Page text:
Here are the steps for backing up to an external hard drive:

  1. Purchase external hard drive(s)
  2. Connect drive to your computer
  3. Open the drive on your desktop, create folders to help you keep organized (Example: Photos, Videos, Documents)
  4. Locate the files, images, and videos you want to keep safe
  5. Drag them to their appropriate folders you just created on your external hard drive
  6. Once finished, open each folder on the external hard drive and verify everything transferred OK
  7. Eject your external hard drive properly, DO NOT just unplug the device
  8. Store the drive physically somewhere safe and only use it when you back things up. DO NOT leave it connected to your computer. DO NOT give it to your toddler.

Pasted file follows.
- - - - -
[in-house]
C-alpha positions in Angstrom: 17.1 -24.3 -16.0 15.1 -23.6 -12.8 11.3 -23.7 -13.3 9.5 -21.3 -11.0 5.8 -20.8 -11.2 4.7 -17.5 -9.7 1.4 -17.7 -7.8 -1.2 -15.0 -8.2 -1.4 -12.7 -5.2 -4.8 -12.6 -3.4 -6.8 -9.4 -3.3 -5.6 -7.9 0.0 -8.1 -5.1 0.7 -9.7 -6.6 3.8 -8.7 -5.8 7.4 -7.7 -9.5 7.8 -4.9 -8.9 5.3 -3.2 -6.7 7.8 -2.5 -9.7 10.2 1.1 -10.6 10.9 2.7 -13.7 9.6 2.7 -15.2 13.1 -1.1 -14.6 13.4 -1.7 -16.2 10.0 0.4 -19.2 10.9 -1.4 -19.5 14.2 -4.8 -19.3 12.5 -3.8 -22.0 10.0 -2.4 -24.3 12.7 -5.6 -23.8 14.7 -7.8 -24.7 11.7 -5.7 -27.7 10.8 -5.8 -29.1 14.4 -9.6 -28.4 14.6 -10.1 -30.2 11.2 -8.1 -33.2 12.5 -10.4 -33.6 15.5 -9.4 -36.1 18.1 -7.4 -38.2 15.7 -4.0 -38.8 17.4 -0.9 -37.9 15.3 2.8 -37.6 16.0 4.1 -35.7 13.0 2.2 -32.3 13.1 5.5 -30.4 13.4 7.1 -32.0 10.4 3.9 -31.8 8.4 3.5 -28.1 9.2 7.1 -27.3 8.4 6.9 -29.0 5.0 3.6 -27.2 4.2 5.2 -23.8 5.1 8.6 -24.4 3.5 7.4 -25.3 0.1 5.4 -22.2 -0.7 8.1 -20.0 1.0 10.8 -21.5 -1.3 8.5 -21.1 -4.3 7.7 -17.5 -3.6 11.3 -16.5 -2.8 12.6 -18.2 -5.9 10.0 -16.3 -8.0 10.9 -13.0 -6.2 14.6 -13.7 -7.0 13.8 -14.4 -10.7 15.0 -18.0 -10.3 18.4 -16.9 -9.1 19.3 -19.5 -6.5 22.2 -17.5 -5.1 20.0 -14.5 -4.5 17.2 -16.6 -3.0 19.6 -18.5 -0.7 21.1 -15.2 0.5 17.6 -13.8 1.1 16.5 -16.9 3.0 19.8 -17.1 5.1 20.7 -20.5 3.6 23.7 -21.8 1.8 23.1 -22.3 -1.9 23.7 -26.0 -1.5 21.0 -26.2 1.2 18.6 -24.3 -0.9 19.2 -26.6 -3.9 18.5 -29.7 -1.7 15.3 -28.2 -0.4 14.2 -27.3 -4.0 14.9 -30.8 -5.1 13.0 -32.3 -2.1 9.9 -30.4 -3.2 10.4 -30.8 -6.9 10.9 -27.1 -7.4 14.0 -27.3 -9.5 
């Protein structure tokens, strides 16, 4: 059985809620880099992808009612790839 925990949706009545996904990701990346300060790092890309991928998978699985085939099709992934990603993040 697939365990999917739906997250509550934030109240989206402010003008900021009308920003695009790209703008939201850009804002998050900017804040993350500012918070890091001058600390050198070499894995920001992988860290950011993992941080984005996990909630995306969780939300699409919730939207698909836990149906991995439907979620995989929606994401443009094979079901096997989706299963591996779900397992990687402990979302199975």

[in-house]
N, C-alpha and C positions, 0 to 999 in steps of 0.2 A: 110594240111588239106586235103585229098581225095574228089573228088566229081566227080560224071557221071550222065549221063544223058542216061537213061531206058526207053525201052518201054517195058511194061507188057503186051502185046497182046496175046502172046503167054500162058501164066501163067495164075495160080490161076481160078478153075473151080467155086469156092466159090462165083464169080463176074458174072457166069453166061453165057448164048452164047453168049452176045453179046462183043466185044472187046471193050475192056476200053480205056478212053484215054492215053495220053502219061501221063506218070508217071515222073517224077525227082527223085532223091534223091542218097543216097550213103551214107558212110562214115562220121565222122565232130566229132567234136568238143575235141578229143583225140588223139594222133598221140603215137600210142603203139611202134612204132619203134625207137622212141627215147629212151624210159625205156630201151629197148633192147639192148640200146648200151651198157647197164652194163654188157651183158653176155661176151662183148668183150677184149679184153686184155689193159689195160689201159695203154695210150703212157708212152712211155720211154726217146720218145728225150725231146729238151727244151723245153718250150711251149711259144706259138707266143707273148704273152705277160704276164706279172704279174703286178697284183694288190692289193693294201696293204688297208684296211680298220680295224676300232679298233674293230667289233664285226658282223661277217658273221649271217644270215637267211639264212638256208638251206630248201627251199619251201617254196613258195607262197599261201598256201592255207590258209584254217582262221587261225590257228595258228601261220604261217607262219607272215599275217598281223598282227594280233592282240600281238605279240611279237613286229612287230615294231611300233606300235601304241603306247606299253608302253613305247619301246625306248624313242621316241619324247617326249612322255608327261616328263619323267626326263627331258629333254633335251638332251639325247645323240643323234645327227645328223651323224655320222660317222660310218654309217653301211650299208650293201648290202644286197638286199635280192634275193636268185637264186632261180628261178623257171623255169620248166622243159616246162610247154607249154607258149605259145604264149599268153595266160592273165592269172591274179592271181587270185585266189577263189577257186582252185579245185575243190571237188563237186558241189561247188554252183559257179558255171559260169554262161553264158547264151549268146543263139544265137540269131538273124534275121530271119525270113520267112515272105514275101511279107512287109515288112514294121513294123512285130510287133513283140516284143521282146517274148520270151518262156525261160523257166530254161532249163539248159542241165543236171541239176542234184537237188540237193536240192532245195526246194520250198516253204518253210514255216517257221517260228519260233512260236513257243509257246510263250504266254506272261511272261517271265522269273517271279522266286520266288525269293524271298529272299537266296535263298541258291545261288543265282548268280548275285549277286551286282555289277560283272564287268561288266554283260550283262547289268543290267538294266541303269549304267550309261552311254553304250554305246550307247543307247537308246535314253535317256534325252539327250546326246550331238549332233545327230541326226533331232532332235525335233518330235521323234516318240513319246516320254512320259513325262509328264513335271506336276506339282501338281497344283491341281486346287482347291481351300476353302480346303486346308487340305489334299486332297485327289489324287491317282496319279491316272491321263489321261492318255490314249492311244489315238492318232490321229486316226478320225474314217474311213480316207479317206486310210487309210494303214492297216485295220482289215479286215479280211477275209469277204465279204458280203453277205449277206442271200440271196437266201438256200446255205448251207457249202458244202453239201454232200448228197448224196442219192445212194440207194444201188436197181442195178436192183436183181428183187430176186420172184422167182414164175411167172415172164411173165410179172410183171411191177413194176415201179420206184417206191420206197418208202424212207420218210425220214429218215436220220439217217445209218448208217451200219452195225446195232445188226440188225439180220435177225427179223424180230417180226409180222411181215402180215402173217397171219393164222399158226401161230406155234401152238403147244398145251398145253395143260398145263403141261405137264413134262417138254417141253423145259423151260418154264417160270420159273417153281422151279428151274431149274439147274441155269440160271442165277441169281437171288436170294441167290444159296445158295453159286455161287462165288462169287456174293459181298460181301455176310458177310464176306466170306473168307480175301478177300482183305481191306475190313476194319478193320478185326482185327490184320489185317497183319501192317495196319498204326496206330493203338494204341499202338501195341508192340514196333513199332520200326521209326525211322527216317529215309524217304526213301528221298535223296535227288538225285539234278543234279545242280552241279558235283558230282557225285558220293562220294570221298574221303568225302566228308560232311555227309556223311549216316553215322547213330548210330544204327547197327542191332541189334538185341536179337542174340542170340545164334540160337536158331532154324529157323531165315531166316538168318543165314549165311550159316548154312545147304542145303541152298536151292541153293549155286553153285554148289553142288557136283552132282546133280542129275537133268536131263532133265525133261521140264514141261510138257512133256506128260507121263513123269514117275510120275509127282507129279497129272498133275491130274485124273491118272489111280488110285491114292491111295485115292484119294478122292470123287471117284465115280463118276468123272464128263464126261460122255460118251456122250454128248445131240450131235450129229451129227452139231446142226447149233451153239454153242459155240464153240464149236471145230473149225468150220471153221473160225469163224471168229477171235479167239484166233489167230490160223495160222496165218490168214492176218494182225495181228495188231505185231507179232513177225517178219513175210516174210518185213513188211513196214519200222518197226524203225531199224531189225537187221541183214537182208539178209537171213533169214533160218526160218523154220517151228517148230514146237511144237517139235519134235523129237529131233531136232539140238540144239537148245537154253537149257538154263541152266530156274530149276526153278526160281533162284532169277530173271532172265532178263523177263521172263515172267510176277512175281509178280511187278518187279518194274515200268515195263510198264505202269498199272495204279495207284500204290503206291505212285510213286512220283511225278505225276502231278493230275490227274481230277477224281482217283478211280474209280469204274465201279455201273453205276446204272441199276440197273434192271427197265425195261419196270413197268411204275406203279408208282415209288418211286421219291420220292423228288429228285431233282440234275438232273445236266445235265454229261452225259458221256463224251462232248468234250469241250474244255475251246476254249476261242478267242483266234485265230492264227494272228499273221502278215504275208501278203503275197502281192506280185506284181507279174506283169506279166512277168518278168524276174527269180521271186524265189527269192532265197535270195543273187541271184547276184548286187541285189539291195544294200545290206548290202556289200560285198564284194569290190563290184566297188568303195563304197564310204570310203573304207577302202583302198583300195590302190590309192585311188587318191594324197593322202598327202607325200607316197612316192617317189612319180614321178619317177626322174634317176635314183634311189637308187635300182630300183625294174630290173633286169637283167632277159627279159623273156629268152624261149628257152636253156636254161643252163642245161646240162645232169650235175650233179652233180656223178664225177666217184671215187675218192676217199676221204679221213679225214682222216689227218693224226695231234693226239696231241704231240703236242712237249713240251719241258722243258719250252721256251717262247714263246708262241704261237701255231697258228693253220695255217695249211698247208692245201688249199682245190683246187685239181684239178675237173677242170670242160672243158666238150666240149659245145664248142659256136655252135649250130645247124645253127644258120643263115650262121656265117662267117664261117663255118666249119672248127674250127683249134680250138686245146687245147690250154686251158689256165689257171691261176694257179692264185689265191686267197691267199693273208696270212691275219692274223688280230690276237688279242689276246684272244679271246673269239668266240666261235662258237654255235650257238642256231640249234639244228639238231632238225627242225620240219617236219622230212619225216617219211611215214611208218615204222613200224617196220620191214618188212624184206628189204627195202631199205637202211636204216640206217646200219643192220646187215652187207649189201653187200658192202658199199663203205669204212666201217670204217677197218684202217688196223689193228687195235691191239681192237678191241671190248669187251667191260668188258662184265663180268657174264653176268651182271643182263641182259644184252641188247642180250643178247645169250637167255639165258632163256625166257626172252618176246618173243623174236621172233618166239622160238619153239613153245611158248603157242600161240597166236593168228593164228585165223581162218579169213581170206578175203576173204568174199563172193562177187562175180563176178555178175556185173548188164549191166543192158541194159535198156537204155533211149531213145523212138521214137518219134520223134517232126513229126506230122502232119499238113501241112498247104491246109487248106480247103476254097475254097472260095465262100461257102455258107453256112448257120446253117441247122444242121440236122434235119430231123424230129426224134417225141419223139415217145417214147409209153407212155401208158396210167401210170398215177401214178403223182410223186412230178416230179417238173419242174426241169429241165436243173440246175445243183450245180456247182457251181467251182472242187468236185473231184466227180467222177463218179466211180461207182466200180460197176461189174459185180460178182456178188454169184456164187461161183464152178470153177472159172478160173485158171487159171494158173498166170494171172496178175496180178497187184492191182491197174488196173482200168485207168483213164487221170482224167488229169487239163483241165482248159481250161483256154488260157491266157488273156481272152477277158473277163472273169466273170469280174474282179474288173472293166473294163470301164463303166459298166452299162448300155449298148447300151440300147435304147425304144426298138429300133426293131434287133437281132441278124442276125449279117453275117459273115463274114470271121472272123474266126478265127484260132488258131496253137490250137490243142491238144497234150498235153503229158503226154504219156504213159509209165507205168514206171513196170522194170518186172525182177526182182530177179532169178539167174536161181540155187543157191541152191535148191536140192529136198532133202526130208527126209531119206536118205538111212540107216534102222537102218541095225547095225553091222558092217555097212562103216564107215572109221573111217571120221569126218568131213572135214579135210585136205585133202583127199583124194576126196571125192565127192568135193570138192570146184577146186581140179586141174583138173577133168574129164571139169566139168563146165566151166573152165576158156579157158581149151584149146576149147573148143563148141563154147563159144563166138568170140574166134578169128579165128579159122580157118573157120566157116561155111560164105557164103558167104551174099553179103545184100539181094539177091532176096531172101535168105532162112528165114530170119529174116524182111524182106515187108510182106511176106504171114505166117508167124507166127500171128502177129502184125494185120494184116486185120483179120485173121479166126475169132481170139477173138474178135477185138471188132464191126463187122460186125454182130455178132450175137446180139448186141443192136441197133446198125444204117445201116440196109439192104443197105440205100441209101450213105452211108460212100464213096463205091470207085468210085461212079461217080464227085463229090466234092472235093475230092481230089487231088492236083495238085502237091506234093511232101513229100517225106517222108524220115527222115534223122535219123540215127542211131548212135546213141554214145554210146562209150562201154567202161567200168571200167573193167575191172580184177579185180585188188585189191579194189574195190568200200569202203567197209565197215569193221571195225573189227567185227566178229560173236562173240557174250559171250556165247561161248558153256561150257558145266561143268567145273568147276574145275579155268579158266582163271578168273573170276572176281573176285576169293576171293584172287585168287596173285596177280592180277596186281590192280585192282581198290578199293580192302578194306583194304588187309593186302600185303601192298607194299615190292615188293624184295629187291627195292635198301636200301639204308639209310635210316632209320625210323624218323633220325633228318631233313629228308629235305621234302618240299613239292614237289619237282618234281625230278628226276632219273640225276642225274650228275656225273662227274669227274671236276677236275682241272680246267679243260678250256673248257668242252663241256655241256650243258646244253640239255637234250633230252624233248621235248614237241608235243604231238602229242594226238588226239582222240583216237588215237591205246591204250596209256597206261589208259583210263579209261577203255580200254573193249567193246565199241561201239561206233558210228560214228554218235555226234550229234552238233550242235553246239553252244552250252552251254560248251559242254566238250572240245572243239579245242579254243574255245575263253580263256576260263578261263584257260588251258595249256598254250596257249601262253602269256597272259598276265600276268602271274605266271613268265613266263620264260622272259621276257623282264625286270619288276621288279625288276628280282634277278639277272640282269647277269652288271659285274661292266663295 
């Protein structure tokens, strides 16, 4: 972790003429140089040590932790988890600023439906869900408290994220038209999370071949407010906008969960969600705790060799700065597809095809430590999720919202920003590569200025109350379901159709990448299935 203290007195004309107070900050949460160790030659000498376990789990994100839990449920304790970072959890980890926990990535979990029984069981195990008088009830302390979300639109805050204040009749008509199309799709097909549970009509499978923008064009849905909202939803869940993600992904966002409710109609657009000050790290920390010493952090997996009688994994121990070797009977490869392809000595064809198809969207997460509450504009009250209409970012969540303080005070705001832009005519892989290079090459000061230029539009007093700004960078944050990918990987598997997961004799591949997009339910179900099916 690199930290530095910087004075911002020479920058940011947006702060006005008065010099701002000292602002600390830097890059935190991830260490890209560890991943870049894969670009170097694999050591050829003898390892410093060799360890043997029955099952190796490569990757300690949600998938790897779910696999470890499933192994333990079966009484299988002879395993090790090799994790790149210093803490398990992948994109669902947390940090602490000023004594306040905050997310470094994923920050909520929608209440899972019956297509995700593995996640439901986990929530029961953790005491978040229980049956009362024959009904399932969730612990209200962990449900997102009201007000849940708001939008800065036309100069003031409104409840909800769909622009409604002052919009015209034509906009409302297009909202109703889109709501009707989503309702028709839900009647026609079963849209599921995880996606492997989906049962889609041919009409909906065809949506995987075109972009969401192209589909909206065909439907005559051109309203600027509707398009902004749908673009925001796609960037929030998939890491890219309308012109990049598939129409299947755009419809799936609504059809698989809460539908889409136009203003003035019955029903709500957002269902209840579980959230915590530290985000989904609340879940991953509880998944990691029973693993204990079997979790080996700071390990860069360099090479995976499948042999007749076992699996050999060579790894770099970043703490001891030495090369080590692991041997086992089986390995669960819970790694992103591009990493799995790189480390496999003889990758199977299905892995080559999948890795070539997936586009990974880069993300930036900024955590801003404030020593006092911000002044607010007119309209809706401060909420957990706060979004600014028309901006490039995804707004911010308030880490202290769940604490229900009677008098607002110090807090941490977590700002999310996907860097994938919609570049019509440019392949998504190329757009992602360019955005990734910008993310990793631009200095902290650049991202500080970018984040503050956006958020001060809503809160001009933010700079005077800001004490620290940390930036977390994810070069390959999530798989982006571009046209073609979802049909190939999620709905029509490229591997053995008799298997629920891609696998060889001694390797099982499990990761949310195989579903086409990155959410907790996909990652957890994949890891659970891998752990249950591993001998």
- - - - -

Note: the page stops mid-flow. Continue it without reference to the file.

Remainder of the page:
Doing it this way is different than, say, using the Mac’s Time Machine feature, which backs up your whole computer to an external drive. This method is purely for manually transferring folders and files to the external drive for safe keeping.

If you want to be extra safe, do the same exact thing to a second external drive, just in case one of them fails. Keep them separate.

If somehow your computer still has a disc drive, burning the files to DVDs can also be a way to keep your photos safe — it’s just a really old school way of doing it at this point and there are much easier ways to achieve to same thing (flash drives, external drives). Plus, there’s no guarantee disc drives will be readily available to you in the future (and I feel like it’ll be easier and cheaper to buy a dongle for outdated cables than entire disc drives).


Ah, the option that takes the most effort, but gives you the most beautiful and truly safe results.